When I first became interested in focus groups, we were still receiving most of our advice about how to do focus groups from marketing researchers, where that advice often included groups as large as 9-12. Since then, the recommended size for social science focus groups has fallen to a range of 4 to 8. In other words, we have explored the upper sizes of the old range and found them too large for most of our purposes.
With regard to larger size groups, the most likely source of the difference between marketing focus groups and social science focus groups is the higher level of involvement that our participants have with the topic. Put simply, when the participants are engaged with a topic, they all have something to say, and larger groups can become disorganized. Thus, when a group of 10 people each have contributions on a question, this makes it hard to maintain an orderly group dynamic. This contrasts with the topics in marketing research where the participants may have low levels of involvement with a topic, which means that larger groups can generate a wider range of subjects for conversation.
If our reasons for limiting the upper size limit of our groups are reasonably clear, the reasons for limiting the lower end of the size range are less clear. The most likely reason why we don’t conduct groups of size 2 or 3 is that the group dynamics change, which can also mean that we need to change both our moderating style and the kinds of questions that we ask.
This is an example of my larger argument that we a “stuck in a rut.” Where is the kind of experimentation that would examine whether 2 and 3 person mini-groups are a useful format for doing social science research?
I will cover three points that make the case for mini-groups.
First, they maintain the fundamental characteristic of focus groups by providing interactive discussions. There is an undeniable group dynamic in 2 and 3 person groups, and this interaction is the distinctive feature of group interviewing. In particular, the participants can engage in the kind of “sharing and comparing” that is one of the major advantages of focus groups. This means that sets of 2 and 3 participants can build on each others’ contributions in a number of different ways, using the dynamics of a conversational setting to extend the data beyond what would routinely be available in a one-on-one interview.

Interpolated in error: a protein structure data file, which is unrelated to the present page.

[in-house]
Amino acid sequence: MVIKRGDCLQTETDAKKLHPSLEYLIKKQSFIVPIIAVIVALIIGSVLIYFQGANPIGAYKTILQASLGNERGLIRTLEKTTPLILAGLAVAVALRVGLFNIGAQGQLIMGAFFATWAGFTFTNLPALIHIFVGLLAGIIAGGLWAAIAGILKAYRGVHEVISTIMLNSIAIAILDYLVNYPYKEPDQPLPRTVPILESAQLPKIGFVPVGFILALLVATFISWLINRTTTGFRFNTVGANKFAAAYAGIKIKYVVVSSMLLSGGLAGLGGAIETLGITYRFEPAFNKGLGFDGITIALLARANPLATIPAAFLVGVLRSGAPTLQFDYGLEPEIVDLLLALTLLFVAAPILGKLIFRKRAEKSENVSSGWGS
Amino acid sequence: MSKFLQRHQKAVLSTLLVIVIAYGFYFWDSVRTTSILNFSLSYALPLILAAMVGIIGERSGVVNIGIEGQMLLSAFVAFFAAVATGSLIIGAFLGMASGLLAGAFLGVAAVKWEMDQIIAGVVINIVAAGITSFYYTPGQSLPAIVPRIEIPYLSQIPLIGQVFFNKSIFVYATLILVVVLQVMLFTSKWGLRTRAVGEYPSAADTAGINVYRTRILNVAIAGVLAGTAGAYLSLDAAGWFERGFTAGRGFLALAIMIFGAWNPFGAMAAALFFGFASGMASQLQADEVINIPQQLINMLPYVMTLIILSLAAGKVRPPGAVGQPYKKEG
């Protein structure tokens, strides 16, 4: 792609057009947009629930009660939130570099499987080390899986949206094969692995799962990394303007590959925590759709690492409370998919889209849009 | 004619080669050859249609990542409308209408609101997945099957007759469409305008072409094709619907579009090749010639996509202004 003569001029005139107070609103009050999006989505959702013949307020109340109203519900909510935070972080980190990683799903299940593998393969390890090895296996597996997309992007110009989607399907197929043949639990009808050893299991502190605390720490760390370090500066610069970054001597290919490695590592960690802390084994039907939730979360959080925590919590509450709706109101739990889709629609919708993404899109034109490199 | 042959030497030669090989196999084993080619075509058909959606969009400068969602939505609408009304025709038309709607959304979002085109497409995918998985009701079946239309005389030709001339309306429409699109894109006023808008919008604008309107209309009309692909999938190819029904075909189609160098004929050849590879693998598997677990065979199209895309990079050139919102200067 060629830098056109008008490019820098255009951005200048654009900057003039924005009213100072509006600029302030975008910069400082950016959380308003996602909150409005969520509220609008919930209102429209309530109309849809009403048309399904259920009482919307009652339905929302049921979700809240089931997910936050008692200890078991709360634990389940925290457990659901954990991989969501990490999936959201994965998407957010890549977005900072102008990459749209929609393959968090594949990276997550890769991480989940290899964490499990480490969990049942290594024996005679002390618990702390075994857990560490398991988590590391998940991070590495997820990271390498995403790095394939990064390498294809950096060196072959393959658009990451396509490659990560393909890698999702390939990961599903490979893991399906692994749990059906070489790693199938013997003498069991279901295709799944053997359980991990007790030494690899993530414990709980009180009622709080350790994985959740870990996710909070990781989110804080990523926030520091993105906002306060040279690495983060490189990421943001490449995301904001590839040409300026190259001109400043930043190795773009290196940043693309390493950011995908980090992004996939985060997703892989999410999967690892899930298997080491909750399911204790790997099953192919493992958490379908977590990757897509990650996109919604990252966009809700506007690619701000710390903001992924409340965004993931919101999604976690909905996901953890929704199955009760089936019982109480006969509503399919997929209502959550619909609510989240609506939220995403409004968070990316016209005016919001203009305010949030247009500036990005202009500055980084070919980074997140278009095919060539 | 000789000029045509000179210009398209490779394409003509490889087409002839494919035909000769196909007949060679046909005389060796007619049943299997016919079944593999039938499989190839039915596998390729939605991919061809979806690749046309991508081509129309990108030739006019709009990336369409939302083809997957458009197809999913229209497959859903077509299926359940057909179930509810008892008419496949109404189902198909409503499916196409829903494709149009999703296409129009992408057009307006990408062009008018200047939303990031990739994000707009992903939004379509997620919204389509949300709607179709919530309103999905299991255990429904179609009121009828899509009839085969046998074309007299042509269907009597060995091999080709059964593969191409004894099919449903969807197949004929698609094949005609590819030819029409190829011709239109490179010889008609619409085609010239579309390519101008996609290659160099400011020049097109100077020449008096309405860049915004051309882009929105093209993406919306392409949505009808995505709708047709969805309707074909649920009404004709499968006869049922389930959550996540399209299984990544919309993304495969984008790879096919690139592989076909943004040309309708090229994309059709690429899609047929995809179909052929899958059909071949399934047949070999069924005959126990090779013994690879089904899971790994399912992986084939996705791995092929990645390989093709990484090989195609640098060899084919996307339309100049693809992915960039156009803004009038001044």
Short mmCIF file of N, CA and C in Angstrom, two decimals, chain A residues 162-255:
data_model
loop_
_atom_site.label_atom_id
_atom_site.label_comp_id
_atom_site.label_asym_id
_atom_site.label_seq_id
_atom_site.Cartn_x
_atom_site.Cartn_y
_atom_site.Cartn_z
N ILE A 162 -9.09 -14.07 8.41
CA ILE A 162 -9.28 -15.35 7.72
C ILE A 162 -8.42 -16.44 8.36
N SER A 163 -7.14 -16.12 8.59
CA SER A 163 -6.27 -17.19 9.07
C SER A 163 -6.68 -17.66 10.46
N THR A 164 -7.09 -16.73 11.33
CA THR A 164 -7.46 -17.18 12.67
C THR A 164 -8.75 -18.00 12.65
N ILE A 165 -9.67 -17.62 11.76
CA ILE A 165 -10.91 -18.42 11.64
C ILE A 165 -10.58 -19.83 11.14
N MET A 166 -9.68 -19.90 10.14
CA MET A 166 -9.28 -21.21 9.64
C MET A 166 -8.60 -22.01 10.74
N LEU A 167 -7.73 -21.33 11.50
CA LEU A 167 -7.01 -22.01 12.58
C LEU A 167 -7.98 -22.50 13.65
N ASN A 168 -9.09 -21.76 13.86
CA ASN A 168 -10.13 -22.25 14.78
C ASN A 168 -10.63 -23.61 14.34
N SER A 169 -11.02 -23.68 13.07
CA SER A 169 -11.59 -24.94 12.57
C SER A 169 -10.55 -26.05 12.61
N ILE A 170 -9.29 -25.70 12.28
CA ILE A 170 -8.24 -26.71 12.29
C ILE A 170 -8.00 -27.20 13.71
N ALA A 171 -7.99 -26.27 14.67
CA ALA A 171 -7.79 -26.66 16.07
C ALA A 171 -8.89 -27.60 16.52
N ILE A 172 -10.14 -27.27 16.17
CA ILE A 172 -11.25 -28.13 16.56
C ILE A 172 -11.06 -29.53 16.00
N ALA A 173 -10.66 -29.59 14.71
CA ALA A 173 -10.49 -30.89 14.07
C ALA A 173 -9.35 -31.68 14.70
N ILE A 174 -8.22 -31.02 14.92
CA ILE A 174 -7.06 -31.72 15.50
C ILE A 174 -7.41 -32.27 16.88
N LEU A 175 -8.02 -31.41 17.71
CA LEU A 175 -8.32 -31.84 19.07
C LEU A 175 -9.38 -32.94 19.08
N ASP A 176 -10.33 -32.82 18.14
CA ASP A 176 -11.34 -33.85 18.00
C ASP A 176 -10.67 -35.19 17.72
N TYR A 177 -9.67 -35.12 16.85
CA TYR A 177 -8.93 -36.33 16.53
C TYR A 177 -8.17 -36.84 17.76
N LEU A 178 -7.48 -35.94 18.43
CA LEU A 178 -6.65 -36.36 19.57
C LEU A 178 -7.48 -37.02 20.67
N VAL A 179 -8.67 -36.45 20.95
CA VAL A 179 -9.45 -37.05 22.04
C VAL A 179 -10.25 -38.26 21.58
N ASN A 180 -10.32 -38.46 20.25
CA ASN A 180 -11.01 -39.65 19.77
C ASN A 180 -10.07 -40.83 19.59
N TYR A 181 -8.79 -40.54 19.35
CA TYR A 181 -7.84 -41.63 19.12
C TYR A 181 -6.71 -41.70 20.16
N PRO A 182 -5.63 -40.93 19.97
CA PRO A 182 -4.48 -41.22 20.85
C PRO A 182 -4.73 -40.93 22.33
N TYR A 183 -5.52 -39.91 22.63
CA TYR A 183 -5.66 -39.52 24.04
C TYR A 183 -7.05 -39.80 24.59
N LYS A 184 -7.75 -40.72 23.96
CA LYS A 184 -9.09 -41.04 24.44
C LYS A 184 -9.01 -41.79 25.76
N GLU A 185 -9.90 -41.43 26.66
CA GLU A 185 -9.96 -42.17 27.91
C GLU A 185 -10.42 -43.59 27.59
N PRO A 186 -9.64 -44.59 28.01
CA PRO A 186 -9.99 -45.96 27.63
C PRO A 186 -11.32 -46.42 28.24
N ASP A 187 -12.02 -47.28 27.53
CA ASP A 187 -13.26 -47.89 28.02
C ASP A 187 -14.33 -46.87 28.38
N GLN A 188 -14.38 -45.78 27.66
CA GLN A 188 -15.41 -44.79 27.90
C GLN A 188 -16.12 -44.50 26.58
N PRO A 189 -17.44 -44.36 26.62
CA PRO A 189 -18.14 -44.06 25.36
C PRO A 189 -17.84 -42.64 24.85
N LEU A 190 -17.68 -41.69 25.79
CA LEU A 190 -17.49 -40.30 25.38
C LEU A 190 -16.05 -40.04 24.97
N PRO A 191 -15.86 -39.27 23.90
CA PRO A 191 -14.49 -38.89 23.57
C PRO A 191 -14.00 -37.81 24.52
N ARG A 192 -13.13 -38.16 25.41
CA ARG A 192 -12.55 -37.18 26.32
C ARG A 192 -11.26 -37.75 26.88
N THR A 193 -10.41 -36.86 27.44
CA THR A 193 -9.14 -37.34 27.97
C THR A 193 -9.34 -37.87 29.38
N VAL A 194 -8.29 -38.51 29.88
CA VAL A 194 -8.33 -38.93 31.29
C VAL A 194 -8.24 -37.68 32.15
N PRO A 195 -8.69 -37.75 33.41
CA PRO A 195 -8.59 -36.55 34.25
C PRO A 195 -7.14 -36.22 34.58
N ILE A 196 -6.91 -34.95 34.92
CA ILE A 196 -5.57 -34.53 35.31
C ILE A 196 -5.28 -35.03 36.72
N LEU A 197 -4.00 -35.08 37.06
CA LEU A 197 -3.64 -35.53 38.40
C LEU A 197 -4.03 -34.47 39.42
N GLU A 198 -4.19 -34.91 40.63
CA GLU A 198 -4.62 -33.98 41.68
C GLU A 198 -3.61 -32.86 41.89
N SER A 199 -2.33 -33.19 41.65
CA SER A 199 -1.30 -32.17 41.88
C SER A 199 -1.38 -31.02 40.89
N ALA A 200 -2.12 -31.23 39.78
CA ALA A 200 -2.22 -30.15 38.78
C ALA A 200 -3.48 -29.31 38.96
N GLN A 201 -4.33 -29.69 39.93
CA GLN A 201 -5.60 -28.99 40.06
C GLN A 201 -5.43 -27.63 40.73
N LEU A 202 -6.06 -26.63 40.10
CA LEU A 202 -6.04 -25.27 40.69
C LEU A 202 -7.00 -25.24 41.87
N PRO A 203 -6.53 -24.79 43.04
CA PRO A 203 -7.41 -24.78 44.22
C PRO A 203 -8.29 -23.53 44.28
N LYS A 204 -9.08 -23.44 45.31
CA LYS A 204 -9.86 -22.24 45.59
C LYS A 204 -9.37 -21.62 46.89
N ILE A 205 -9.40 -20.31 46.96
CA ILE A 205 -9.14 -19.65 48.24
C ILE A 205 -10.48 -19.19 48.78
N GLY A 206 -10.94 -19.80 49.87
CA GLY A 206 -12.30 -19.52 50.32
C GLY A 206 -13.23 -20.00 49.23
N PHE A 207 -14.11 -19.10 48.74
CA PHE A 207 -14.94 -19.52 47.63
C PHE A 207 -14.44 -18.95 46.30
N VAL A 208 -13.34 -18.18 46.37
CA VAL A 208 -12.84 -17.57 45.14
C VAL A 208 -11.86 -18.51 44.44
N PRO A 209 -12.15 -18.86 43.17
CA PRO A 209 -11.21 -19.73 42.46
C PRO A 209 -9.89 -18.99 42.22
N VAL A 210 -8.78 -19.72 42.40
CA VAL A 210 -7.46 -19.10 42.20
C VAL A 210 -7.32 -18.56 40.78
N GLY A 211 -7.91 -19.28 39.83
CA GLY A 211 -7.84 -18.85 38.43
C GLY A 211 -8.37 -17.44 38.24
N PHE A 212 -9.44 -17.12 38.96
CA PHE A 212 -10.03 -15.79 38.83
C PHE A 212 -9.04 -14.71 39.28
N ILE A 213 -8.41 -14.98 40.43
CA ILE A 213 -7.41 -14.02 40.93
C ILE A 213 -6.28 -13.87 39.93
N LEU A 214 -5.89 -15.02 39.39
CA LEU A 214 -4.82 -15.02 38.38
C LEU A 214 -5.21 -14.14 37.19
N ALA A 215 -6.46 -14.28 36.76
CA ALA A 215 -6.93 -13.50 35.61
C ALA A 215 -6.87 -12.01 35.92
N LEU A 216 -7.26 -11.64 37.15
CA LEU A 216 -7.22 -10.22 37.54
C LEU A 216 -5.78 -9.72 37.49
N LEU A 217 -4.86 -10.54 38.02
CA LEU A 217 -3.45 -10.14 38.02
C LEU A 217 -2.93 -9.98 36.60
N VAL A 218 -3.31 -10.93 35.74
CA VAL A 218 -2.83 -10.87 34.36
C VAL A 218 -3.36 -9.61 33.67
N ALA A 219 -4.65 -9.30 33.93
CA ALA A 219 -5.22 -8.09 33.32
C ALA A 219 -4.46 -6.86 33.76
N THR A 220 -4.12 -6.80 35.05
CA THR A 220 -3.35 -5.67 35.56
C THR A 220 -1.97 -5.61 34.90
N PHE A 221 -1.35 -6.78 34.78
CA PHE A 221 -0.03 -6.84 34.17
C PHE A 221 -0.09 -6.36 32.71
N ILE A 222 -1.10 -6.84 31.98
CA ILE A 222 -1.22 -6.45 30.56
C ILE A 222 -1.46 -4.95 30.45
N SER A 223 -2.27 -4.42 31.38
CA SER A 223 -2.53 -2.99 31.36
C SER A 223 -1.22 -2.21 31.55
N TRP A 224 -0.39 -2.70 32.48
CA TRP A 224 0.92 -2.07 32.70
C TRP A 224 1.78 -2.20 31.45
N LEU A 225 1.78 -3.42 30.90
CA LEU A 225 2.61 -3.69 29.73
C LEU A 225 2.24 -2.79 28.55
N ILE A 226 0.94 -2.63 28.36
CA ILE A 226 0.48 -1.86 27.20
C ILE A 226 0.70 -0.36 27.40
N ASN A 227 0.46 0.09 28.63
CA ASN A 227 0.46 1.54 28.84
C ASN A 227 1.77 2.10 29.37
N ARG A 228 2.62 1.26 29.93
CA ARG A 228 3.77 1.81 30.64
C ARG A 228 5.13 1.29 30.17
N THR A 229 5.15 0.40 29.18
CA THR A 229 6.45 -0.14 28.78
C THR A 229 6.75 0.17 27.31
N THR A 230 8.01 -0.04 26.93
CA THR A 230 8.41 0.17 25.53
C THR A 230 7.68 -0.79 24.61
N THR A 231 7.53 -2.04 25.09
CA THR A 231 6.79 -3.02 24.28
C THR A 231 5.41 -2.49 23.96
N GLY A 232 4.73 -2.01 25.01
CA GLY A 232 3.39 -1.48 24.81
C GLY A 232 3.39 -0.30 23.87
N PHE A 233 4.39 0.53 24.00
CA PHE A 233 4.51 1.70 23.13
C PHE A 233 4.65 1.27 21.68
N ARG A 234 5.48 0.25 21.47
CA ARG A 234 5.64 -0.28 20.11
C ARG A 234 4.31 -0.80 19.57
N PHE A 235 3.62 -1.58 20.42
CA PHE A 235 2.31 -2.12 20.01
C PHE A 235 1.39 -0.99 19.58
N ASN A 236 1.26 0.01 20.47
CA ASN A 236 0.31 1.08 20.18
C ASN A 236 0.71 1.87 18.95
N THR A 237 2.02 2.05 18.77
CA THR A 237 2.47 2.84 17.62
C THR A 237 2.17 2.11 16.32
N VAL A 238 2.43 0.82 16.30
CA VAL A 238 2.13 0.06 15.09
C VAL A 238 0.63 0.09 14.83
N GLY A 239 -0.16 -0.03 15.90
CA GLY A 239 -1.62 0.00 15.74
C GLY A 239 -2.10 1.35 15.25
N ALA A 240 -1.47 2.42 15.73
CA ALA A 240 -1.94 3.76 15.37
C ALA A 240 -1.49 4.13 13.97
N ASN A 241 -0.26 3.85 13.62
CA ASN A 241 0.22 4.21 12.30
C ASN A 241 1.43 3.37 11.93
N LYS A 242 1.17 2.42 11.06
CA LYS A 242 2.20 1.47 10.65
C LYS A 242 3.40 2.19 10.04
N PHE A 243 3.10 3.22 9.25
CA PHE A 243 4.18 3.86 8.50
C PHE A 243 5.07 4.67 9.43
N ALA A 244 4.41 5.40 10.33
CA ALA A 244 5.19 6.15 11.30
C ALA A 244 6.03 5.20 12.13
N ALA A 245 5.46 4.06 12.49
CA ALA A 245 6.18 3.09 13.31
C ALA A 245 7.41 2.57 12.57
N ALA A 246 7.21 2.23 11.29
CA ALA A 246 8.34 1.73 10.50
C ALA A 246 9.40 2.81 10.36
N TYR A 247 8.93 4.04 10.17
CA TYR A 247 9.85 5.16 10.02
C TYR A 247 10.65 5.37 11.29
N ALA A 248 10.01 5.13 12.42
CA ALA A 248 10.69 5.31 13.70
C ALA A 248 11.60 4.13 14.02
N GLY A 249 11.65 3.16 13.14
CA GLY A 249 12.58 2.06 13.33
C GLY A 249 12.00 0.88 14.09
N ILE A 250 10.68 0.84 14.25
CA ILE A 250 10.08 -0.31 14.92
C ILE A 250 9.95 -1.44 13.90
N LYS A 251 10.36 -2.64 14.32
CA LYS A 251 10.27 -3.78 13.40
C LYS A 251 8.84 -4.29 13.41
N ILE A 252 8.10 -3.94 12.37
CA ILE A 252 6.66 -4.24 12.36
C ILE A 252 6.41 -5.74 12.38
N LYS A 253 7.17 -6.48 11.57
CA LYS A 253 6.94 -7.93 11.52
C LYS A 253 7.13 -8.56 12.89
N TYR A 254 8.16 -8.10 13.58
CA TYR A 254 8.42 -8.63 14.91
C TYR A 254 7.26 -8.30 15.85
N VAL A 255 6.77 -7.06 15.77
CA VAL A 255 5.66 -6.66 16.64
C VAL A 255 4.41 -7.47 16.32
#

Second, 2 and 3 person interviews borrow some of the advantages of one-on-one interviews by allowing us to hear more from each individual participant. In a 90 minute focus group with 6 people, we hear an average of 15 minutes per person. Moving down from 6 to 3 people obviously means that the time per person doubles, and a dyadic interviews give 45 minutes to each person. This means a considerable increase in the amount of depth and detail that we get from each participant.
Finally, using small groups would help solve one of the biggest current problems in focus groups, the difficulty in recruiting enough participants. Group interviews inherently require bringing people together at the same time, and this has become increasingly difficult over the 25 year history of focus groups in the social sciences. Working with smaller groups reduces the problems in finding enough participants to put together a group.
This advocacy for 2 and 3 person interviews does, however, create a series of questions, including: What kinds of topics are most appropriate for small group interviews? What level of involvement do participants need in order to sustain this kind of interview? How should we modify the kinds of questions that we use now? How should we modify the kinds of moderating styles that we use now?
Overall, 2 and 3 person interviews create both a number of opportunities and a number of unanswered questions, but my claim is that the value of the opportunities clearly justifies the work needed to make this method a reality.